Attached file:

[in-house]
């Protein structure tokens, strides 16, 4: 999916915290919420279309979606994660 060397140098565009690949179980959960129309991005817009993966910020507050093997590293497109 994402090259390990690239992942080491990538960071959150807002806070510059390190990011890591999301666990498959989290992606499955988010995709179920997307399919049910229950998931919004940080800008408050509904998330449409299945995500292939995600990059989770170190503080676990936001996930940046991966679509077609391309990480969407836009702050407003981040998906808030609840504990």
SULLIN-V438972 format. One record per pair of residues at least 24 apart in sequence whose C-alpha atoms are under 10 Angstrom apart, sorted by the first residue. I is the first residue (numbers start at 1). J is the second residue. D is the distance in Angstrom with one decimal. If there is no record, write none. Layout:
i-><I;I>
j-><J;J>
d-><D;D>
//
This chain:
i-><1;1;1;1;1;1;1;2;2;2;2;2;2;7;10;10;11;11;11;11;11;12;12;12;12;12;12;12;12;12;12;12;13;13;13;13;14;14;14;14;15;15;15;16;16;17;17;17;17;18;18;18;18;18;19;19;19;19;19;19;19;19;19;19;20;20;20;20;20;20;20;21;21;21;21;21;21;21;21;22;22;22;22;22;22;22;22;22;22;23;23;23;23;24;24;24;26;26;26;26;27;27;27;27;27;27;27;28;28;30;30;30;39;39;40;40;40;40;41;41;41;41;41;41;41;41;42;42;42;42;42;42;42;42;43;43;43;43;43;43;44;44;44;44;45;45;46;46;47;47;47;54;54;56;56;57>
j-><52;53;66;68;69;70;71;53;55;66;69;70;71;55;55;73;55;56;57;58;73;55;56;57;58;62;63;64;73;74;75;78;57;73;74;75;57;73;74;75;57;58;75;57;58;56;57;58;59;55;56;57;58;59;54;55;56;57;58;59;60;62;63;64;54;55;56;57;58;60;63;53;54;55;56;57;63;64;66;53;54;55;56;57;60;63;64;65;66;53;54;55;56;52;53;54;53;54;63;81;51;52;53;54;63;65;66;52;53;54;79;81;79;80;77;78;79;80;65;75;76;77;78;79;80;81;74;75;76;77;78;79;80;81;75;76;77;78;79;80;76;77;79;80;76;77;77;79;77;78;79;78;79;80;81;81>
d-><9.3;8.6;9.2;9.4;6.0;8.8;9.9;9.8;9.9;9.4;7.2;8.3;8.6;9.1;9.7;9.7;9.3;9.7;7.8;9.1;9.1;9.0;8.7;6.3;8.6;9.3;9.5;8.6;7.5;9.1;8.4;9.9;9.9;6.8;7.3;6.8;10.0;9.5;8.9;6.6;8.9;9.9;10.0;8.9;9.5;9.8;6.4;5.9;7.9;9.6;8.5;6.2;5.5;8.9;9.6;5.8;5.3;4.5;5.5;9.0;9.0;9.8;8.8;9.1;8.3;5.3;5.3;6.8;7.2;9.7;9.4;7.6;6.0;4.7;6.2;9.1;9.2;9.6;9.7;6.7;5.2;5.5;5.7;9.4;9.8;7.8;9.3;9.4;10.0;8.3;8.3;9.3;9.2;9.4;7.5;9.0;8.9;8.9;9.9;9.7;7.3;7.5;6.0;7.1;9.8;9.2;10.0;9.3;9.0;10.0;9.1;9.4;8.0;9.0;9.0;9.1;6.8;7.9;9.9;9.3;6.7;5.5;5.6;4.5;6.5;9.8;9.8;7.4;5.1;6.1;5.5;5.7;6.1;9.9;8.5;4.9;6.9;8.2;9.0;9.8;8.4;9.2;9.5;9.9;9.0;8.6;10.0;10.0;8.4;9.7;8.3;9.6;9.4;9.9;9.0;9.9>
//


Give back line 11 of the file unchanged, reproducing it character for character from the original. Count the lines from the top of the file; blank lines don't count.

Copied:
d-><9.3;8.6;9.2;9.4;6.0;8.8;9.9;9.8;9.9;9.4;7.2;8.3;8.6;9.1;9.7;9.7;9.3;9.7;7.8;9.1;9.1;9.0;8.7;6.3;8.6;9.3;9.5;8.6;7.5;9.1;8.4;9.9;9.9;6.8;7.3;6.8;10.0;9.5;8.9;6.6;8.9;9.9;10.0;8.9;9.5;9.8;6.4;5.9;7.9;9.6;8.5;6.2;5.5;8.9;9.6;5.8;5.3;4.5;5.5;9.0;9.0;9.8;8.8;9.1;8.3;5.3;5.3;6.8;7.2;9.7;9.4;7.6;6.0;4.7;6.2;9.1;9.2;9.6;9.7;6.7;5.2;5.5;5.7;9.4;9.8;7.8;9.3;9.4;10.0;8.3;8.3;9.3;9.2;9.4;7.5;9.0;8.9;8.9;9.9;9.7;7.3;7.5;6.0;7.1;9.8;9.2;10.0;9.3;9.0;10.0;9.1;9.4;8.0;9.0;9.0;9.1;6.8;7.9;9.9;9.3;6.7;5.5;5.6;4.5;6.5;9.8;9.8;7.4;5.1;6.1;5.5;5.7;6.1;9.9;8.5;4.9;6.9;8.2;9.0;9.8;8.4;9.2;9.5;9.9;9.0;8.6;10.0;10.0;8.4;9.7;8.3;9.6;9.4;9.9;9.0;9.9>